Should things run amok in this phase of the journey and one becomes obsessed with the physical plane—perhaps even denying his own death—he might find himself entering himself entering the condition known as an earthbound spirit. In this condition he actually experiences himself almost identically to the way he experienced himself when in physical form. That is he will continue to project the image of the “I” in a familiar way, complete with remembered clothing and all manner of conventional familiarities. The intense focus on the physical realm and the effort to resurrect himself in the familiar physical form gives rise to a state of entrapment. Little by little, he will recognize that he has died but the intense focus on trying to recreate himself as physically alive prevents him from going on with the journey. Often individuals in this state require a medium or one skilled in such areas to release them from their trapped condition.

Of course it must be said here that this trapped state is a state projected by the mind. Although it cannot be said to literally be “real,” clearly it is really experienced. While some traditions would classify this condition as one of the regions of hell, it is important to recognize that the state has been created by the mind’s projections. Just because one dies in a physical sense, that physical death does not limit the mind’s ability to project, for some have spent hundred of earth years as an earthbound spirit.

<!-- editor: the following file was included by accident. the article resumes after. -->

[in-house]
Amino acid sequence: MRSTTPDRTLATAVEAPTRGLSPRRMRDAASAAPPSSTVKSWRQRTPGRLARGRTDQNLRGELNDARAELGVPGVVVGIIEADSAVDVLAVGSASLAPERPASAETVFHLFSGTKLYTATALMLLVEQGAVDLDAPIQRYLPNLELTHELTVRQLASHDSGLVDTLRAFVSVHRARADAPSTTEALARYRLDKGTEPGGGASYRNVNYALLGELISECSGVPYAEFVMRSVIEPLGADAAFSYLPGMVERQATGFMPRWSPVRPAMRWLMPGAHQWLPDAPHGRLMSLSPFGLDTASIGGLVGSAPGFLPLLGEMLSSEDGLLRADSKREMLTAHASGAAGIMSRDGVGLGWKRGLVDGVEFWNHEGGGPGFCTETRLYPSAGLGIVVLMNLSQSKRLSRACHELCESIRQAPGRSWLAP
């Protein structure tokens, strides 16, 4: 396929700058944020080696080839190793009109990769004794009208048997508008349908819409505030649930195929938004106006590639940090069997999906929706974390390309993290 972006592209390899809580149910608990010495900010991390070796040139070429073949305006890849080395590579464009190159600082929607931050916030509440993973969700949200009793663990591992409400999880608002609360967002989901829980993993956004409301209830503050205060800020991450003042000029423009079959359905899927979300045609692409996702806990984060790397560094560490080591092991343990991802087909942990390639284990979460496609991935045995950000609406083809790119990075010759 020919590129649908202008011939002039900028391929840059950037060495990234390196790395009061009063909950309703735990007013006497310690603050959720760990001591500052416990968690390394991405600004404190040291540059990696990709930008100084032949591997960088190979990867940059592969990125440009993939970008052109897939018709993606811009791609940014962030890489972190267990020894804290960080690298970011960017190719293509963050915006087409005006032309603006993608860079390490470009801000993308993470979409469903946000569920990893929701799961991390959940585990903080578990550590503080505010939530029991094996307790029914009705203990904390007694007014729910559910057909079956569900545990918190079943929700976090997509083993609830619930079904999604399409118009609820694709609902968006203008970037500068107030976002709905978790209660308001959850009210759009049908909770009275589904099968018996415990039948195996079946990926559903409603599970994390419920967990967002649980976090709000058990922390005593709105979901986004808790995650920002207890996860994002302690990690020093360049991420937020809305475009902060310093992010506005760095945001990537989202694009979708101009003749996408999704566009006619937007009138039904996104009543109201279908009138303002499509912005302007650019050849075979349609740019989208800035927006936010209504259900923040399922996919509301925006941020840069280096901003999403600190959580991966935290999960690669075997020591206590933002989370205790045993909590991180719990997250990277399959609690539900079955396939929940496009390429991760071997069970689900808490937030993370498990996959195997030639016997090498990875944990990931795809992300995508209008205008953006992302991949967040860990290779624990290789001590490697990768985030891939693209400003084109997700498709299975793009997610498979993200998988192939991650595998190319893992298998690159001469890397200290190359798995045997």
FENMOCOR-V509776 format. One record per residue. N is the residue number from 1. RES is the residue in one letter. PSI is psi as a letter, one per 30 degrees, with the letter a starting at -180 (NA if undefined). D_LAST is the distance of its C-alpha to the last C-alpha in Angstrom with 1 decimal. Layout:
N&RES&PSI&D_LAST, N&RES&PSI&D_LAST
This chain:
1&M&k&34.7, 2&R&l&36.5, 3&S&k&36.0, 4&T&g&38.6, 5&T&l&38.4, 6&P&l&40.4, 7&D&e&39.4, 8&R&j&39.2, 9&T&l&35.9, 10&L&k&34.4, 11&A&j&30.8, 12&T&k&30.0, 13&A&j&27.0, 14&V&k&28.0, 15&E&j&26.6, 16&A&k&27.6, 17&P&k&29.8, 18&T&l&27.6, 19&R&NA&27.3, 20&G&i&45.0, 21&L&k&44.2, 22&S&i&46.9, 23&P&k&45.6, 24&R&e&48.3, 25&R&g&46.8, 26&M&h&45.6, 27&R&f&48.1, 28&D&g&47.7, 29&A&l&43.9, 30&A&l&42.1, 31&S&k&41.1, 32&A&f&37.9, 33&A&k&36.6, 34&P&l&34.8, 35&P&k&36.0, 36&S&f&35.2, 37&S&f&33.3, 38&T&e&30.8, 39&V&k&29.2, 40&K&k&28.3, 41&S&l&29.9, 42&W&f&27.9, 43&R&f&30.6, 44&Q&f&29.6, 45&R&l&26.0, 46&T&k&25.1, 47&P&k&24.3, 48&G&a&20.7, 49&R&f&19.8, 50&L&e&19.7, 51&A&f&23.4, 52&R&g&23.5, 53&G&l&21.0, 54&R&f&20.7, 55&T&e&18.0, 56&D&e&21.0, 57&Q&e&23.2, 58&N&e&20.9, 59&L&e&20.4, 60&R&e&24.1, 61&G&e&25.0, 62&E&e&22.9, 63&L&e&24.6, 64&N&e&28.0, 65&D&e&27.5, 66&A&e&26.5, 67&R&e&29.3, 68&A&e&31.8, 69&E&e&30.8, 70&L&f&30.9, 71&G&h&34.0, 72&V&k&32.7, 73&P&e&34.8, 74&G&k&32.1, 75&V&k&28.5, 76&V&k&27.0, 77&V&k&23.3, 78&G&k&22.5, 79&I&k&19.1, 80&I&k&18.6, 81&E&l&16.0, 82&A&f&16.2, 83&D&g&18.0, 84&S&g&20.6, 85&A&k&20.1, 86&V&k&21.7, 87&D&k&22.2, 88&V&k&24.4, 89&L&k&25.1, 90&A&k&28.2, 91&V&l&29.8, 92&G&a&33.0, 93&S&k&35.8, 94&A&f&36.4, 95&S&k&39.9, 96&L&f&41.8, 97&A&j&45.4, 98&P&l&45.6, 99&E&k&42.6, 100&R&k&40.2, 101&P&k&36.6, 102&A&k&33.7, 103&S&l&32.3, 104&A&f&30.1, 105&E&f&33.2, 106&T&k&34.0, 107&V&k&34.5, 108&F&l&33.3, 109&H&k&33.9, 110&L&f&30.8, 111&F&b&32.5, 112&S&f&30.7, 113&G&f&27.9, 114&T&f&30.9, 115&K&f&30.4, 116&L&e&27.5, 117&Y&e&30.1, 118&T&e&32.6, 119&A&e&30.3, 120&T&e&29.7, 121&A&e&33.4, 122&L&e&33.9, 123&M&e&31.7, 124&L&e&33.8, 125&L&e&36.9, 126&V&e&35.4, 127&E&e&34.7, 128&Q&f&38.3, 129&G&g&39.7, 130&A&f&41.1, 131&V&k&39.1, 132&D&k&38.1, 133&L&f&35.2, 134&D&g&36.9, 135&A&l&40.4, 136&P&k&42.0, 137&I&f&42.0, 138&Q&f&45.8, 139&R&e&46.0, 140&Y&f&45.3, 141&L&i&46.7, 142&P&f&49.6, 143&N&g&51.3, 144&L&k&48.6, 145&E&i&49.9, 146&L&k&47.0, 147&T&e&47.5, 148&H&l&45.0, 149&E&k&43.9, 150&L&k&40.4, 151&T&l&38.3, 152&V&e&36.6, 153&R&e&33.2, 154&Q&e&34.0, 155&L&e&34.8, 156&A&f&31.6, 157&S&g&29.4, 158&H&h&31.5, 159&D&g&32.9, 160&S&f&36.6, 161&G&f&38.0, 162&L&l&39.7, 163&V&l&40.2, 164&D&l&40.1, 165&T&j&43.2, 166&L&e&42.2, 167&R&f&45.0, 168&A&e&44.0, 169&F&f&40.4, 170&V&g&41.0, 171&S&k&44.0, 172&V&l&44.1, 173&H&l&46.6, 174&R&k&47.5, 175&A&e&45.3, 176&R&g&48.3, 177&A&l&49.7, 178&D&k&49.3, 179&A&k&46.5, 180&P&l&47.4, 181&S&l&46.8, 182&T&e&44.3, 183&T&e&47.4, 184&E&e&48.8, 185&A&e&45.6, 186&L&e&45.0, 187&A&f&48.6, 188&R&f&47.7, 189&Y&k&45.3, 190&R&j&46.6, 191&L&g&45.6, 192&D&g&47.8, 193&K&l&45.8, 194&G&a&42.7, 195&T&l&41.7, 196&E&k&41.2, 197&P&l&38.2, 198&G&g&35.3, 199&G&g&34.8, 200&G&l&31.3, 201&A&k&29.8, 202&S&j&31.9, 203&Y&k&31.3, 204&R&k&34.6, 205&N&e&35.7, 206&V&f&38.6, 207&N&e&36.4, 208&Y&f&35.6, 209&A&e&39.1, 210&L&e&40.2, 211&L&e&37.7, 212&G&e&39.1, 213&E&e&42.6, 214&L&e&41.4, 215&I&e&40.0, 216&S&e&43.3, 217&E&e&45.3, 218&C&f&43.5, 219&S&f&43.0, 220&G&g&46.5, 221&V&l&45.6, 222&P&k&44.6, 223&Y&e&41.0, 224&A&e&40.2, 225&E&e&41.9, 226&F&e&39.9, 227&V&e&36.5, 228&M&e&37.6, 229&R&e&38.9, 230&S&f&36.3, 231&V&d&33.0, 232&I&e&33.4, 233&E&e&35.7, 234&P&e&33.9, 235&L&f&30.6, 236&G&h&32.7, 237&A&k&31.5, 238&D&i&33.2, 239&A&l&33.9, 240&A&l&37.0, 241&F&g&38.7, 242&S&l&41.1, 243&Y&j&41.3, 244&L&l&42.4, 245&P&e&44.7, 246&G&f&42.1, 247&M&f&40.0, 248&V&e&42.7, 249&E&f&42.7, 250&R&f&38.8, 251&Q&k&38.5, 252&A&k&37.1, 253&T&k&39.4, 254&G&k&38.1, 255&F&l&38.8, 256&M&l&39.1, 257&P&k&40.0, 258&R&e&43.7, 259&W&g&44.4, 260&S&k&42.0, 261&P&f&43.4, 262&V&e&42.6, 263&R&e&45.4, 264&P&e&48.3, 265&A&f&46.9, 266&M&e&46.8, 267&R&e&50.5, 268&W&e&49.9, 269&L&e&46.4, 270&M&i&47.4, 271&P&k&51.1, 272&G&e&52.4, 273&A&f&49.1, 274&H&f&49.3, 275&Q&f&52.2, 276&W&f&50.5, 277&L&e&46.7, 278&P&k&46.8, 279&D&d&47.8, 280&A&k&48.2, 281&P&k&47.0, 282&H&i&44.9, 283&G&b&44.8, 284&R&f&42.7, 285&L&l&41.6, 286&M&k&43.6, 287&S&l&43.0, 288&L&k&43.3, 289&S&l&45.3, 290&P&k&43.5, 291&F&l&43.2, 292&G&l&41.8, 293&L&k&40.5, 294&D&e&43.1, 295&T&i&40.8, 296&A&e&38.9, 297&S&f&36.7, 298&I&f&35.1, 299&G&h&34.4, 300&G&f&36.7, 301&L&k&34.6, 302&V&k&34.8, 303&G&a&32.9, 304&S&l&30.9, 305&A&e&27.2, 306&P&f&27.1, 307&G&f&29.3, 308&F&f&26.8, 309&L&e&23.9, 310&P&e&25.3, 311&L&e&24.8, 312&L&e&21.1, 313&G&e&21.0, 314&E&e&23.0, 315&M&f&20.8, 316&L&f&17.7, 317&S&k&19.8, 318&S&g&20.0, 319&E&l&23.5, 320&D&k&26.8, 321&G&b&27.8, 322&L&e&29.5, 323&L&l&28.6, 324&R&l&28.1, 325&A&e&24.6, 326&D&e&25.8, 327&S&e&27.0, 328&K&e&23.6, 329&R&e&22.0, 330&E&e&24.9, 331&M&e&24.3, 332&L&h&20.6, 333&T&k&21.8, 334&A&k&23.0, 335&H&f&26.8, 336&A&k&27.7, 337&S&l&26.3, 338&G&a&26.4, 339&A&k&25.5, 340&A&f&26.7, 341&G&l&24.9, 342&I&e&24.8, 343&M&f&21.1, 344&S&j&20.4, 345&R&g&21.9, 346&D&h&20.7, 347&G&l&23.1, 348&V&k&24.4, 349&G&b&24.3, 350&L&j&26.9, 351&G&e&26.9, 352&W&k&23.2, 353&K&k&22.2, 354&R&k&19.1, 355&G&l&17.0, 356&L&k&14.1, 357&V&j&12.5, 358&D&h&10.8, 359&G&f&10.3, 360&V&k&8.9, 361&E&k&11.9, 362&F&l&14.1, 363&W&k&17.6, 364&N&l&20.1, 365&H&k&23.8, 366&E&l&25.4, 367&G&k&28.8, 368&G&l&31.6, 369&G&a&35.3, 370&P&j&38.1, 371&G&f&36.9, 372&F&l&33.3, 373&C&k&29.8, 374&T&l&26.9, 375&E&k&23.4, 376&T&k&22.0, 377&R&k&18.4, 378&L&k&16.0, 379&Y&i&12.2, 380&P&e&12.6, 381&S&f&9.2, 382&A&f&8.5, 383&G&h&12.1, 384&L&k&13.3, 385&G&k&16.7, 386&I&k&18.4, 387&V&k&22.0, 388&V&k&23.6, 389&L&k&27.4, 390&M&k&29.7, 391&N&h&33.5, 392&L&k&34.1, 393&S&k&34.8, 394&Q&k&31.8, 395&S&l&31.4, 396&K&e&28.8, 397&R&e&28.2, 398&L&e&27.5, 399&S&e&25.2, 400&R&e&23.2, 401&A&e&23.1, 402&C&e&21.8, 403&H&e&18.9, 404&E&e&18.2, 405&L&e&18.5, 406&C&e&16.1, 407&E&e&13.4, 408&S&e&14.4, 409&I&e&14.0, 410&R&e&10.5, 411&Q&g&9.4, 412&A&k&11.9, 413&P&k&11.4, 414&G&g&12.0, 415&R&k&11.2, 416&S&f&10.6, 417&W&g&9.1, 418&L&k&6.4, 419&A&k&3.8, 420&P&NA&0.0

Since the projection comes from the mind (based on its prior physical experiencing), release from this state or condition requires the services of one who is still in physical form to facilitate the type of liberation. In truth, some in this state are able to recognize the projection of the earthbound condition and simply release it from their field of awareness. In such cases, that one would have the experience of being dramatically “liberated” in the moment of awakening to the projected field.